BSF Services use a strengths-based approach to promote health and development, to reduce health risks and to increase the capacity of the family, empowering them to make decisions in order to improve the health, wellbeing, learning, development and safety of the child.1 Physical, social, emotional and cultural wellbeing are equally valued in their contribution to the health of the child, the family and the community. Criteria elements 1. Optimal health, development and wellbeing of the child and family. 2. Evidence-based service delivery.

Building Strong Foundations Service Standards 17 Criteria Element Performance Criteria Examples of Evidence 1.

Optimal health, development and wellbeing of the child and family ● ● BSF Services work in partnership with Aboriginal families to undertake all age-related assessments, monitoring and interventions as supported in protocols and national clinical practice guidelines including: • NSW Supporting Families Early Package: Maternal and Child Health Primary Care Policy16 • NSW Health Child and Family Health Nursing Professional Practice Framework 2011-201621 • National Framework for Universal Child and Family Health Services18 • The Child and Family Health Nurses Associations (NSW) Inc (CAFHNA) Competency Standards for Child and Family Health Nurses31 • Aboriginal Health Worker Guidelines 29 • National Aboriginal and Torres Strait Islander Health Plan 2013-202322 • Allied health professional competency standards ● ● BSF Services use validated tools and assessments for monitoring, support and best practice interventions to optimise child health, safety, wellbeing and development • Professional observation and decision-making are used to provide culturally respectful, best practice child, family and community-focused care (see Standard 1, Criteria 3) ● ● Monitoring of the child and family is inclusive of: • Physical assessments, including weight, height, head circumference, hips and gait, oral health, vision and hearing risk factors • Developmental assessment, including secondary screening and eliciting parental concerns regarding the child’s global/cognitive, social, emotional, behavioural, motor and language skills • Assessment of maternal health and wellbeing • Identification of additional risk and protective factors that may affect the health and wellbeing of the child using Safe Start Guidelines32 ● ● Evidence of Child Personal Health Record activities undertaken ● ● Key Performance indicators and targets in relation to assessment and monitoring met ● ● Demonstration of adherence to clinical guidelines ● ● Evidence of systems for timely transfer of information from maternity to child and family health services and between services providing care for the child and family ● ● Evidence of referral pathways/ processes ● ● Culturally inclusive information regarding service provision ● ● Completed health records ● ● Knowledge of local community resources ● ● Evidence of activities based on policy and best practice ● ● Audits of health records/ age-related assessments and anticipatory guidance completed ● ● Evidence of referral processes/ pathways documented: referrals made, accepted, acted upon ● ● Evidence of programs/ interventions delivered ● ● Evidence of activities to provide timely adherence to immunisation schedule ● ● Promotion of ‘Deadly Tots Love Yarn, Sing, Read, Play’ resources ● ● Examples of culturally inclusive educational and health promotion materials Standard Three: Optimal Health and Development BSF Services promote and support optimal health and development of Aboriginal children from birth to school entry through provision of culturally respectful care that focusses on the child, the family and the community.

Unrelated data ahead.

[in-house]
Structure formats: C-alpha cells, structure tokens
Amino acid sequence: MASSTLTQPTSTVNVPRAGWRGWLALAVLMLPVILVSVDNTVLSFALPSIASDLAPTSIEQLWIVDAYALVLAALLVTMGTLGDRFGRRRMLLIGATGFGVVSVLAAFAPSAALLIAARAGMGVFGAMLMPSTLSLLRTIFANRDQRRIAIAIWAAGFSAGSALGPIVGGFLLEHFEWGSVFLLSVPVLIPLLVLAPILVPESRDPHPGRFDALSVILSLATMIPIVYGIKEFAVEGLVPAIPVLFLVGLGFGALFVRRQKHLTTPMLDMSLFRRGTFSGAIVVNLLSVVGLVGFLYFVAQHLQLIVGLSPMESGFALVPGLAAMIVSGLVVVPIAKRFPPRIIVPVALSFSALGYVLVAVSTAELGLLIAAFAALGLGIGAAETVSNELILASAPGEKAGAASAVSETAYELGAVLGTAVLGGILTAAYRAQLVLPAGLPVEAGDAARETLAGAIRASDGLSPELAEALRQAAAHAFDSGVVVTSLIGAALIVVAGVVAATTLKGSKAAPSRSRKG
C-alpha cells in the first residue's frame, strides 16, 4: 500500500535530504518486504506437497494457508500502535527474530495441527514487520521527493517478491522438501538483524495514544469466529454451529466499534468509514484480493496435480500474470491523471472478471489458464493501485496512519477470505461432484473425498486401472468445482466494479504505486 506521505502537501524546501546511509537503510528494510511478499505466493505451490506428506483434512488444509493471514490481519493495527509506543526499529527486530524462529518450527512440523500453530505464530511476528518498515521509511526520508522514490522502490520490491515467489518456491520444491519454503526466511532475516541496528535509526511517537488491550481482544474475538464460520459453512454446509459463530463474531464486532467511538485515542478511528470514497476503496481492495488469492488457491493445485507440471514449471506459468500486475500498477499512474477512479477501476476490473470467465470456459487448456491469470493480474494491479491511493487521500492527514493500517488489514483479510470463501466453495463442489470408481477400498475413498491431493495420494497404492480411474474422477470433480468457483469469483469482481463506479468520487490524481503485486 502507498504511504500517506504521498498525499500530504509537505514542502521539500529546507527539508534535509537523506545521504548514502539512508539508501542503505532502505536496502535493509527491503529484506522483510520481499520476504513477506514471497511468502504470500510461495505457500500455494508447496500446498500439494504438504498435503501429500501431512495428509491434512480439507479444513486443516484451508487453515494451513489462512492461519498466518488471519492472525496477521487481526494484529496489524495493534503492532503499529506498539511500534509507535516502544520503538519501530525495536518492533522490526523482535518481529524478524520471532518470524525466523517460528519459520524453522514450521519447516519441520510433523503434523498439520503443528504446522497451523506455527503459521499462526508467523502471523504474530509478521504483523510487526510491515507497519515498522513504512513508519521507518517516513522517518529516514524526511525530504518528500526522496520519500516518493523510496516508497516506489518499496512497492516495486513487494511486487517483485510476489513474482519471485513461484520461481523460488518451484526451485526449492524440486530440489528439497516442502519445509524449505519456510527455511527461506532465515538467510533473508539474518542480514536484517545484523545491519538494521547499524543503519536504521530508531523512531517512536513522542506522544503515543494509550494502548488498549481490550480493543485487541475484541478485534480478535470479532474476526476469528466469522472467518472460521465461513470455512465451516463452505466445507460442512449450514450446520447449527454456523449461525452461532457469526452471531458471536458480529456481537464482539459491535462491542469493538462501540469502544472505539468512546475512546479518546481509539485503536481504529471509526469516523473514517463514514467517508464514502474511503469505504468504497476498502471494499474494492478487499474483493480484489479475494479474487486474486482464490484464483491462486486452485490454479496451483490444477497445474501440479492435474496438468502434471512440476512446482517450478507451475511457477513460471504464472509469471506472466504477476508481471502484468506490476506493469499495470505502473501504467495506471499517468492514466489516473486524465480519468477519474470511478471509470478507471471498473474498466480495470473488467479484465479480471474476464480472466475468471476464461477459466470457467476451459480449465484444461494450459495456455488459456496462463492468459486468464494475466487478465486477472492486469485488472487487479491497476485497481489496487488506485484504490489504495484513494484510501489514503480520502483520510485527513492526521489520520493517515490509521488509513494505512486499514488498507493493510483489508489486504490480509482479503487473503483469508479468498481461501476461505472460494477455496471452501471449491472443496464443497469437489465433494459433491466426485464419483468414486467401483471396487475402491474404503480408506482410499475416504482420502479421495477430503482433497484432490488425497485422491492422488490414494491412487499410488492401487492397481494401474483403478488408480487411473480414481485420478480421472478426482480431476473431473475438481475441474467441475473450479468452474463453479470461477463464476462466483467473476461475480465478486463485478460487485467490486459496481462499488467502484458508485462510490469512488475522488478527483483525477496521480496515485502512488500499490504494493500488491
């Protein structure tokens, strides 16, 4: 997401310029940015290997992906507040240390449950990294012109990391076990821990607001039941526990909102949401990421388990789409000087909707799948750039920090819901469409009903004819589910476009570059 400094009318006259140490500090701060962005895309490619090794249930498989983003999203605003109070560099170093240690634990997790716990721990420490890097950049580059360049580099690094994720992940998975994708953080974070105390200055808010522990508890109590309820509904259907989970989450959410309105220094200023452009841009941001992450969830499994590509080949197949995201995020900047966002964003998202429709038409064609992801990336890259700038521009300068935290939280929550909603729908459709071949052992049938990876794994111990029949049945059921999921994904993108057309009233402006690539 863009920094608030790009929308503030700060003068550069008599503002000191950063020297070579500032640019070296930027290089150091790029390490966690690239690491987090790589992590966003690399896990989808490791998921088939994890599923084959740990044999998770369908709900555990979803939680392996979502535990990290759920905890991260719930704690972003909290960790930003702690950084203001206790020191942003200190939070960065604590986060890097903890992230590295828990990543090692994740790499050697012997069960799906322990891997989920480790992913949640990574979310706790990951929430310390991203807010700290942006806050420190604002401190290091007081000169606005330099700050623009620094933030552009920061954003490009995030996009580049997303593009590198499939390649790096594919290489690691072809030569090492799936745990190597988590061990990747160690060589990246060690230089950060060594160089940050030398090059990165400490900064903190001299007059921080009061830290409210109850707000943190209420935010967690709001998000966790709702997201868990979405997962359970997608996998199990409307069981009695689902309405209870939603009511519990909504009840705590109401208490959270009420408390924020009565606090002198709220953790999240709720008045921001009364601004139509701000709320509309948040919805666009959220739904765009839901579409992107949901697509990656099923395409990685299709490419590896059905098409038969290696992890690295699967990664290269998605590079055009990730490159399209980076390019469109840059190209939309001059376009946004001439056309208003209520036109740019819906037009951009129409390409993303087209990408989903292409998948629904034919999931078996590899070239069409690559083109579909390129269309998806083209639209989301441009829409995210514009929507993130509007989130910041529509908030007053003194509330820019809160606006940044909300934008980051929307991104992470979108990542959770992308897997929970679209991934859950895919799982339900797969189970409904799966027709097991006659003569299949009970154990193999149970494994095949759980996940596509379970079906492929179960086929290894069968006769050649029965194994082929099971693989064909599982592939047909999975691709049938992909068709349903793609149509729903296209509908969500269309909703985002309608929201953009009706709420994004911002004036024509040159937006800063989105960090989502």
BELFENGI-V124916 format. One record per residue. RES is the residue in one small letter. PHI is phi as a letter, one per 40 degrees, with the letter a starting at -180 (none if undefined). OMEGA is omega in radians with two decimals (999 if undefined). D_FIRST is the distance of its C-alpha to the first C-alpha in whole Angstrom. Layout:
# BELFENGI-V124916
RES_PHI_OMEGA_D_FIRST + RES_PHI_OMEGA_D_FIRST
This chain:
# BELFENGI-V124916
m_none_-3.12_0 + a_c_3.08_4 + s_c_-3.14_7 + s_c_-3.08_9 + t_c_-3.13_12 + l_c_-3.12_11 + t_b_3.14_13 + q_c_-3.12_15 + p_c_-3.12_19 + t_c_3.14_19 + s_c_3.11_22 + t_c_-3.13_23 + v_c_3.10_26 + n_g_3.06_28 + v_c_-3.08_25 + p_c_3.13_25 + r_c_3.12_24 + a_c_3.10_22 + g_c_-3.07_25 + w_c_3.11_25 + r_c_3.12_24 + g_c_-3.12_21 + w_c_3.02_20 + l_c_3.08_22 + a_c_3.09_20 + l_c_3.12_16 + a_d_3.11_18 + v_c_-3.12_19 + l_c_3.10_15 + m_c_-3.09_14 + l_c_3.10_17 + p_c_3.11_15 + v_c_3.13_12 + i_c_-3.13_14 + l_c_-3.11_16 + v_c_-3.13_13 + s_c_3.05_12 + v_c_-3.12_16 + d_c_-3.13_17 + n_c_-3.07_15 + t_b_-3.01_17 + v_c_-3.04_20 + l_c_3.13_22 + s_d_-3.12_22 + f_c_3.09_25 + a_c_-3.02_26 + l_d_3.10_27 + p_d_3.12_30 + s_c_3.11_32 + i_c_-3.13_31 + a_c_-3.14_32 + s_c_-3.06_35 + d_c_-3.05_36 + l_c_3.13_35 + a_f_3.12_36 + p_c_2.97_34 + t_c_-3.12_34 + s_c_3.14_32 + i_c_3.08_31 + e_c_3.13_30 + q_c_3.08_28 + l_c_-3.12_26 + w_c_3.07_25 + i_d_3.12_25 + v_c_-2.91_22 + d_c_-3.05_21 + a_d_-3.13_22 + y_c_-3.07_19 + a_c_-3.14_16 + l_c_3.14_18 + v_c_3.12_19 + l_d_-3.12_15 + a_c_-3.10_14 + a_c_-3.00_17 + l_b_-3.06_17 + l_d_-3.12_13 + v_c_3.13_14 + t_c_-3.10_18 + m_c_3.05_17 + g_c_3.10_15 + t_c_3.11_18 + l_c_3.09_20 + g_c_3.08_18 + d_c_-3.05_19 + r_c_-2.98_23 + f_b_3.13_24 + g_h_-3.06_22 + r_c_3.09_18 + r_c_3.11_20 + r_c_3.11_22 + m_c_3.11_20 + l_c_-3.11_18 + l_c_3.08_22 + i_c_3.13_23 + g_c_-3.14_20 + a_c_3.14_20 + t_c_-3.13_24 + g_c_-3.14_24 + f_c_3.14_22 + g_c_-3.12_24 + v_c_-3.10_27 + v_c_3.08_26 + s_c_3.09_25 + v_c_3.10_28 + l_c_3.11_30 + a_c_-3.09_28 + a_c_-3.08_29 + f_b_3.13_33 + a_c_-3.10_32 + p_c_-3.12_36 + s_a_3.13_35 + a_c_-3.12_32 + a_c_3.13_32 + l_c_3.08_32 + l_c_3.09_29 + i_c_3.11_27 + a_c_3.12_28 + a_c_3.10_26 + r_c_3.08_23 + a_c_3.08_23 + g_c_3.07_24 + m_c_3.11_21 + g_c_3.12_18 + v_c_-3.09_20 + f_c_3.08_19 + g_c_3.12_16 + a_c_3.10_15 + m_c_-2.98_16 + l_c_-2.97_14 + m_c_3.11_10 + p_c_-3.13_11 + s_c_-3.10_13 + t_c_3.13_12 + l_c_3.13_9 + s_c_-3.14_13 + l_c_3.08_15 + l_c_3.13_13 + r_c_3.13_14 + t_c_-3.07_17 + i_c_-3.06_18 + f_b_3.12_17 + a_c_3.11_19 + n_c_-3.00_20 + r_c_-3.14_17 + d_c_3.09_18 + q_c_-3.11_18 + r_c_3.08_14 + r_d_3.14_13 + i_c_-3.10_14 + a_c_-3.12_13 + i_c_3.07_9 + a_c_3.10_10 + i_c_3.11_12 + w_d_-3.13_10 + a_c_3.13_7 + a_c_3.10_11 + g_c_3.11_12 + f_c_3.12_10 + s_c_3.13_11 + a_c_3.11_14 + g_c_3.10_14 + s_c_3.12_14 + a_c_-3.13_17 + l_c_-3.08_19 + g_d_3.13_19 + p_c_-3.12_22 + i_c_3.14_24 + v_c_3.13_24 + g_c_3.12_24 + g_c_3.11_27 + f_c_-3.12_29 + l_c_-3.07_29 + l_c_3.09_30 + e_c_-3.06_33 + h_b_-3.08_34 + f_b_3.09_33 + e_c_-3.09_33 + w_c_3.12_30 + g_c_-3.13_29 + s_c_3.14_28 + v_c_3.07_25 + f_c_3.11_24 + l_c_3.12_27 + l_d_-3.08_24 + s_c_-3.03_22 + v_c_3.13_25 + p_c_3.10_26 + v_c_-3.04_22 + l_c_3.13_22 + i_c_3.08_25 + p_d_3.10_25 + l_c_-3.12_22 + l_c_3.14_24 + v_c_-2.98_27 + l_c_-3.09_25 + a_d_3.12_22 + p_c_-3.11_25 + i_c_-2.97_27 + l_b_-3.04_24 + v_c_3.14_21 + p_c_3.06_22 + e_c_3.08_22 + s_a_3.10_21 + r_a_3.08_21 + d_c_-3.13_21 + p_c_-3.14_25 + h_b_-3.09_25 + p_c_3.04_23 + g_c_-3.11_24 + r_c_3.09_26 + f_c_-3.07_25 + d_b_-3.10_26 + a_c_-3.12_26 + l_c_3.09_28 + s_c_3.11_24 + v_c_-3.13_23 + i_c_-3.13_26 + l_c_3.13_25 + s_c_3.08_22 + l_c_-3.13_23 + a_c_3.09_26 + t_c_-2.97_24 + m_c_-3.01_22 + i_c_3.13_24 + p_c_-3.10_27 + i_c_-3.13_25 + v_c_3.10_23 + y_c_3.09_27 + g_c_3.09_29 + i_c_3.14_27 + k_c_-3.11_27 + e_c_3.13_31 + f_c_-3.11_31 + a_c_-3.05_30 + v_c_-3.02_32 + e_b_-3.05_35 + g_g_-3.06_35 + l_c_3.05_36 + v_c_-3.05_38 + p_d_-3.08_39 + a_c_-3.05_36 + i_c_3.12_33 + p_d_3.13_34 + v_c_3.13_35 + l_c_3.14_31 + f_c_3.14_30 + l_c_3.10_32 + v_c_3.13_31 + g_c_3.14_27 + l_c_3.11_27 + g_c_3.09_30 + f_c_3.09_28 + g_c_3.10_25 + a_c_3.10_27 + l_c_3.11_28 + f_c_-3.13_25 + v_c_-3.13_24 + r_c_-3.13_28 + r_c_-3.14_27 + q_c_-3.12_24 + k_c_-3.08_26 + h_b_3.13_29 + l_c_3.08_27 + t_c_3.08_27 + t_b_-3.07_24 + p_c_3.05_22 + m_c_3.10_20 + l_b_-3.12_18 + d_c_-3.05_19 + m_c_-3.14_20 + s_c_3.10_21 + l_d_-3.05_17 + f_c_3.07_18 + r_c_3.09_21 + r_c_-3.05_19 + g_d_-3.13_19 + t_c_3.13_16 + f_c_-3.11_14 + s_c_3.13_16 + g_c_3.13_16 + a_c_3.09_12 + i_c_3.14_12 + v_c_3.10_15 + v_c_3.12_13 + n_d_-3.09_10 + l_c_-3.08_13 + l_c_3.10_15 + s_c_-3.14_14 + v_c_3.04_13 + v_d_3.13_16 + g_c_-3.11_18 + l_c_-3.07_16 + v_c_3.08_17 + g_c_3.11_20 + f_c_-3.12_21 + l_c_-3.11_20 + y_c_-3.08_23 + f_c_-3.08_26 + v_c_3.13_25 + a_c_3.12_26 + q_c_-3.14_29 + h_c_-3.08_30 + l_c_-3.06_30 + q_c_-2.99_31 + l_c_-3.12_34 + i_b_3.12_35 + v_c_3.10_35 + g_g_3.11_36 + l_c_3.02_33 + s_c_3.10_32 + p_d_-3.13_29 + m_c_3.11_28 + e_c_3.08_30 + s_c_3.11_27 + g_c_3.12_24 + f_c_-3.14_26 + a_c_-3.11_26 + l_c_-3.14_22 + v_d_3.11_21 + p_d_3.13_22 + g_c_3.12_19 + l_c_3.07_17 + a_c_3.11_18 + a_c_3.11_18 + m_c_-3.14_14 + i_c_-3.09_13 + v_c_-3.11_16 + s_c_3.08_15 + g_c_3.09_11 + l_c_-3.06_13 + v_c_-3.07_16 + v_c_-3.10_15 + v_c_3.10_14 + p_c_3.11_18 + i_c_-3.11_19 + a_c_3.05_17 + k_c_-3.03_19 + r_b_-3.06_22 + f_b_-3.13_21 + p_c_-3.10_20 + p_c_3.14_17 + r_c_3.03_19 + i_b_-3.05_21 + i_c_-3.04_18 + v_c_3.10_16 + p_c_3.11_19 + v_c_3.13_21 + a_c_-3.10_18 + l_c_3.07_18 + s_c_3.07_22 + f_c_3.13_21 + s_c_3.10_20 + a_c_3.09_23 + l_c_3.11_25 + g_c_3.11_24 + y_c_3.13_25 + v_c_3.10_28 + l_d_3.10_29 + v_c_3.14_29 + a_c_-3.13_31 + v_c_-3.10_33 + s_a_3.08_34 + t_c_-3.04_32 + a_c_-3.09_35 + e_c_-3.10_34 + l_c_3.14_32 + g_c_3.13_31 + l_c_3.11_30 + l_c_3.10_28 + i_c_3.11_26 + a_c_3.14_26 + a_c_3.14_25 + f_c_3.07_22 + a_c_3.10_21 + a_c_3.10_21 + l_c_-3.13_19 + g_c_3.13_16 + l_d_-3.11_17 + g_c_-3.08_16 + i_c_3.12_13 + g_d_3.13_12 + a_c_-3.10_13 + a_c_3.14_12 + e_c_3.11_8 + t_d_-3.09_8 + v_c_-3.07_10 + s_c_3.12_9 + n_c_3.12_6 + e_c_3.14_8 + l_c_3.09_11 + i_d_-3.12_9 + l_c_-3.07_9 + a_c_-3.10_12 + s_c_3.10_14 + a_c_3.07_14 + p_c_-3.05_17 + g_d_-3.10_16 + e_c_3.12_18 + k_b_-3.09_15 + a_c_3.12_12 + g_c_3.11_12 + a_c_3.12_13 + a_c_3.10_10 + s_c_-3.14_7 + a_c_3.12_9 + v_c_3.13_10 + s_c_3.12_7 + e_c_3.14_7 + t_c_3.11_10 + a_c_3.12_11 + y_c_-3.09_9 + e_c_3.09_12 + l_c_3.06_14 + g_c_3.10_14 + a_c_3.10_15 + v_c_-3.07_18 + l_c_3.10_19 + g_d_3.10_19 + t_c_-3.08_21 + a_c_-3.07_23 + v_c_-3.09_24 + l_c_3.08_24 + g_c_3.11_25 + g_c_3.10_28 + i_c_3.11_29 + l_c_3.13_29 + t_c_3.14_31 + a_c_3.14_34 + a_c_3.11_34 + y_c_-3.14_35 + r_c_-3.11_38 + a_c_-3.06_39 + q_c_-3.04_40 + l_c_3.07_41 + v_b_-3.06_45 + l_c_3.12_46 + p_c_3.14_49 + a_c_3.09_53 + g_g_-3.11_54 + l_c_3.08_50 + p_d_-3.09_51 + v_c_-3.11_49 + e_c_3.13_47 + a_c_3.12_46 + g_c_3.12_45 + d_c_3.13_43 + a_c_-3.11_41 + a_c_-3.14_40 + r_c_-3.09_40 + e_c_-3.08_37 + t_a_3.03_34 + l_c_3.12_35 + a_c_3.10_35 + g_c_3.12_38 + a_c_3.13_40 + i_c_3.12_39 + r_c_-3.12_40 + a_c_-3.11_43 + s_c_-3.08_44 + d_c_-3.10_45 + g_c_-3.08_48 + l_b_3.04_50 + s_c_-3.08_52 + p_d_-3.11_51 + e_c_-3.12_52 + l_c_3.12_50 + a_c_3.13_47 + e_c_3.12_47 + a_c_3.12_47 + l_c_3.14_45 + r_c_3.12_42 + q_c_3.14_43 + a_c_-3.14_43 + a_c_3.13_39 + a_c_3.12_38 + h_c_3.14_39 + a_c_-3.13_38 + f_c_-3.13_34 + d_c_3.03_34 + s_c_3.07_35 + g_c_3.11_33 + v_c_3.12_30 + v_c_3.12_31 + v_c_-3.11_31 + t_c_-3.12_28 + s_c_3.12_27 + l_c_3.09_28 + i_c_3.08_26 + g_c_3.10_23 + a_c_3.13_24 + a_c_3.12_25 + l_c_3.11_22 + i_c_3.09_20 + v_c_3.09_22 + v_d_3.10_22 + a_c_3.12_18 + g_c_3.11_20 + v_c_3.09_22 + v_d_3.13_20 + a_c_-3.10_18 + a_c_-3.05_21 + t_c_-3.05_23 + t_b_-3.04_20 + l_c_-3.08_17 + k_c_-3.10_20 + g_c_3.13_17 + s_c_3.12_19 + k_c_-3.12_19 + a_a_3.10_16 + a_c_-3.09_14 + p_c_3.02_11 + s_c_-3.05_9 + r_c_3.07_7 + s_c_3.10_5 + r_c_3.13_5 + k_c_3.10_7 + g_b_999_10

18 Building Strong Foundations Service Standards Criteria Element Performance Criteria Examples of Evidence 1. Optimal health, development and wellbeing of the child and family continued ● ● Professional observation and judgment are utilised to provide anticipatory guidance to promote attachment and parenting; and support child physical, social and emotional development and readiness to learn through play • BSF Services provide appropriate referrals and support to access services, as required, to meet the health, development and wellbeing needs of the child and family ● ● BSF Services provide culturally appropriate information and evidence-based best practice interventions (see Standard 1, Criteria 3; Standard 2, Criteria 1) to improve outcomes for children and, families in relation to, but not limited to: • Sudden Unexpected Death in Infancy (SUDI) and safe sleeping • Smoking cessation and reducing exposure to environmental smoke • Breastfeeding and nutrition • Optimal parental mental health • Changing mobility and home hazards, including windows • Teeth cleaning and oral health • Promotion of a healthy weight • Early literacy and transition to kindergarten/ school ● ● BSF Service monitors the immunisation status of the child and implements measures to ensure timely adherence to the recommended immunisation schedule23 ● ● Provision of locally developed and informed service information and utilisation of appropriate external resources (adapted to the local context where necessary) Standard Three: Optimal Health and Development continued